Always seek emergency medical care right away if your baby is having difficulty swallowing or breathing. You should also seek emergency medical care if they have unusual drooling, which may mean they’re having trouble swallowing.
How to manage a sore throat at home
Some home remedies may be helpful for an infant with a sore throat.
Set up the humidifier away from your baby so they won’t touch it, but close enough they can feel the effects. Hot-water vaporizers are a burn hazard and shouldn’t be used. You’ll want to clean and dry your humidifier each day to prevent bacteria or mold from forming. This can make your child ill.
You can use a humidifier until your baby’s symptoms improve, but let your pediatrician know if your baby isn’t getting better after a few days.
Suction (for 3 months to 1 year)
Babies aren’t able to blow their noses. Instead, you can use a suction bulb to suck out nasal mucus. Saline drops may help loosen up the mucus to make it easier to remove it with suction.
Frozen liquids (for older infants)
If your baby has already started solids, you may want to give them a frozen treat to soothe their sore throat. Try giving your baby a formula Popsicle or frozen breast milk in an infant Popsicle mold. Observe them while they try this frozen treat to watch for signs of choking.
Will the baby need medicine?
The treatment for your infant’s sore throat will depend on what’s causing it. If it’s caused by a common cold, your pediatrician will likely not recommend medication unless they have a fever.
You can keep your infant comfortable by setting up a cool-mist humidifier in their room. Offer them plenty of breast or bottle milk. Fluids can help keep your baby hydrated until their symptoms improve.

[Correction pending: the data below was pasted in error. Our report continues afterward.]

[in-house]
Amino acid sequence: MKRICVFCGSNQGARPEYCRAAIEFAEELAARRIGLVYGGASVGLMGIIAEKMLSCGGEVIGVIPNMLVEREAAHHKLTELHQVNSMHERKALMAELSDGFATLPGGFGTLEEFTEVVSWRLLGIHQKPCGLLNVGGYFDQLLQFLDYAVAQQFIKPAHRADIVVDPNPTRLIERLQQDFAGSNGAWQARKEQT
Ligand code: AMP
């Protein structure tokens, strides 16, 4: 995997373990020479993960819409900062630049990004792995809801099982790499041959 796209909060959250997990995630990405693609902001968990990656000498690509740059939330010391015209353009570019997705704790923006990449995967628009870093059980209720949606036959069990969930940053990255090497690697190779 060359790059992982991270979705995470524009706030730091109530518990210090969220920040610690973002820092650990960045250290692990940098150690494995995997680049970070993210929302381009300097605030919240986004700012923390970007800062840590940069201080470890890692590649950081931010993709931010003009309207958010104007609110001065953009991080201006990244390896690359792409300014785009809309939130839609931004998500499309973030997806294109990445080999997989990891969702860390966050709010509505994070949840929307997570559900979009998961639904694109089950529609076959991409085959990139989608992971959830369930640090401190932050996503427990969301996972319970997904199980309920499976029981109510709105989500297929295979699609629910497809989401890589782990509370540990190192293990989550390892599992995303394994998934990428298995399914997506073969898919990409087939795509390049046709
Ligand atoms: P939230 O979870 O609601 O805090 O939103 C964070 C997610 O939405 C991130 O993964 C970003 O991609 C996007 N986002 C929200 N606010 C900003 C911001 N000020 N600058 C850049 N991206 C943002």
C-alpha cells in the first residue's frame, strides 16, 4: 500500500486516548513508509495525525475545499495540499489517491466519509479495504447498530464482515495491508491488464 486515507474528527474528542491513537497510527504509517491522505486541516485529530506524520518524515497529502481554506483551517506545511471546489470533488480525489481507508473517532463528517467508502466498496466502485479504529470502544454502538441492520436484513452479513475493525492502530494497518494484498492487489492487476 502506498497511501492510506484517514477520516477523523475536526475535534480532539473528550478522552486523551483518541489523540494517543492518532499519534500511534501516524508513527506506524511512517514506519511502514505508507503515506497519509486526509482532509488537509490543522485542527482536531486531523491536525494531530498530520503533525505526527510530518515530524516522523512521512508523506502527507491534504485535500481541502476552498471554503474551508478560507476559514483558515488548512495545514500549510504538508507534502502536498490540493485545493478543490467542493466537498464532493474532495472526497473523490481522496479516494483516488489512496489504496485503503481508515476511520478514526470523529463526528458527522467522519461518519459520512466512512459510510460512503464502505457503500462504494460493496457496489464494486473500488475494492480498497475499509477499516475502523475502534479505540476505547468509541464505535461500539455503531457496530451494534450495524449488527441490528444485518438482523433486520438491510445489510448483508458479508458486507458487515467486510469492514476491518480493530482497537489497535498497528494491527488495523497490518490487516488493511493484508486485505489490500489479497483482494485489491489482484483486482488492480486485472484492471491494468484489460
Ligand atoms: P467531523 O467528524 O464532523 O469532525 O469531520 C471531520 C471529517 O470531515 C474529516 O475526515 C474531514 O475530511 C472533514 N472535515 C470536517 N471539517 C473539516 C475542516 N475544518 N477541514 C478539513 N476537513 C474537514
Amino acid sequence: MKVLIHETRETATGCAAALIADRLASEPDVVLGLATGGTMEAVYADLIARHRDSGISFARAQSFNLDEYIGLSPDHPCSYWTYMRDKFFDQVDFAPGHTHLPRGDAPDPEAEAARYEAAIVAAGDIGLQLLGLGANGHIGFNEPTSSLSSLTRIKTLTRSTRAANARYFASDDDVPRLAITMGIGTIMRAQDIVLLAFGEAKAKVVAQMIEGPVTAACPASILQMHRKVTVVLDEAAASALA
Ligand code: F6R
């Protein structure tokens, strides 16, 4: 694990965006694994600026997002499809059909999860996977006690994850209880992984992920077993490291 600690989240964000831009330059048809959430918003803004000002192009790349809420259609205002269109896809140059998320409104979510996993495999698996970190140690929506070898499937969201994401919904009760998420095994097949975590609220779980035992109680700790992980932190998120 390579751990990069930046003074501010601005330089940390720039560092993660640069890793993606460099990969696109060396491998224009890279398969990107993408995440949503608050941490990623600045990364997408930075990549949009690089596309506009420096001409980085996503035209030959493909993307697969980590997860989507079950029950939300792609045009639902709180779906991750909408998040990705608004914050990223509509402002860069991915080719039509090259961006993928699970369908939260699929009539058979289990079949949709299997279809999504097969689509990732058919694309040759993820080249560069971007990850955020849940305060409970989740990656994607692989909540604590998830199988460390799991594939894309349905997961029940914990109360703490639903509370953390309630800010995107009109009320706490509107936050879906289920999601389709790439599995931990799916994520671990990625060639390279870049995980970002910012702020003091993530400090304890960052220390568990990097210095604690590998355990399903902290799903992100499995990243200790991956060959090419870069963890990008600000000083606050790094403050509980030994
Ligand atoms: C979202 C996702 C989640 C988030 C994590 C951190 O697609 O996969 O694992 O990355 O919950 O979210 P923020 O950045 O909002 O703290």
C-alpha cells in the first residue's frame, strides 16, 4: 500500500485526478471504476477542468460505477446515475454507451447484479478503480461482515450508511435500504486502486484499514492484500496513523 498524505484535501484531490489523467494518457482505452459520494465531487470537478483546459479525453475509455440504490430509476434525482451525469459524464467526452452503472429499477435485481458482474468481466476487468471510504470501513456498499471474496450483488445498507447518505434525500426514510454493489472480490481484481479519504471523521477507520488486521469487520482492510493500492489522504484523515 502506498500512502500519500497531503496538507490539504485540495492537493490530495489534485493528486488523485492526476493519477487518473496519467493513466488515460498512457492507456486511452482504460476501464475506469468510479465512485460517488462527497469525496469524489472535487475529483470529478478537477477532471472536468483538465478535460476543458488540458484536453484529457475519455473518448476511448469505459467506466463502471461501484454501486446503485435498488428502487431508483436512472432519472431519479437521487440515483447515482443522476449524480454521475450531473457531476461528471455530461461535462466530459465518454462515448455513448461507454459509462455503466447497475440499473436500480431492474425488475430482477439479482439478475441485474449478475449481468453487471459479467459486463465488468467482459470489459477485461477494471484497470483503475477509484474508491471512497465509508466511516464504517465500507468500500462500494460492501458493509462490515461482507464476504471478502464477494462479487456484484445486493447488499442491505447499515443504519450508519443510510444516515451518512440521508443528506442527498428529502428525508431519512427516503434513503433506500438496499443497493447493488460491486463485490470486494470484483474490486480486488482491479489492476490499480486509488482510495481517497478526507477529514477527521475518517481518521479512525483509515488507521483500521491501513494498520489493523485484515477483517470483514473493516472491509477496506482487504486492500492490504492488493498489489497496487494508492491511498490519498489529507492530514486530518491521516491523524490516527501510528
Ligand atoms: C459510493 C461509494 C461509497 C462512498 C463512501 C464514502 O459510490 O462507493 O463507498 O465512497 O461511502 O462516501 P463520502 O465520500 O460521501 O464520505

Antibiotics may be needed if your baby’s sore throat is caused by a bacterial infection like strep. Your pediatrician will be able to diagnose your baby and prescribe antibiotics if needed.
How long will it take for the baby to recover?
If a sore throat is caused by a cold, your baby will likely recover within 7 to 10 days. It may take slightly longer for your baby to recover if the sore throat is caused by hand, foot, and mouth disease, or from tonsillitis or strep throat.
Keep your pediatrician up to date on your baby’s recovery and let them know if the baby’s symptoms don’t improve after several days.
How to prevent a sore throat
It may not be possible to prevent sore throats completely, especially if they’re caused by the common cold. But taking the following measures may help reduce the risk of your little one getting sick again:
- keep your baby away from other infants, siblings, or adults showing signs and symptoms of a cold or sore throat as much as possible
- if possible, avoid public transportation and public gatherings with a newborn
- clean your baby’s toys and pacifiers often
- wash your hands before feeding or touching your baby
Adults can sometimes catch a sore throat or cold from infants. To prevent this, be sure to wash your hands often. Teach everyone in your household to cough or sneeze into the crook of their arm, or into a tissue that’s then tossed out.
Keep an eye on the baby’s symptoms and report them to your pediatrician. They’ll be able to help you figure out if you need to take your baby to a doctor’s office or clinic to be checked out, or if you should keep them home to rest.
In most cases, your baby will recover within 7 to 10 days. You may need to keep them home from child care facilities for some of this time. Check with your care provider and your child’s pediatrician to find out how long the baby should be kept home. This may include keeping baby home from other activities, too, like baby and me classes.
Once your baby is fully recovered and back to their smiling self, you can resume all day-to-day activities — from walks to the park to playing with siblings.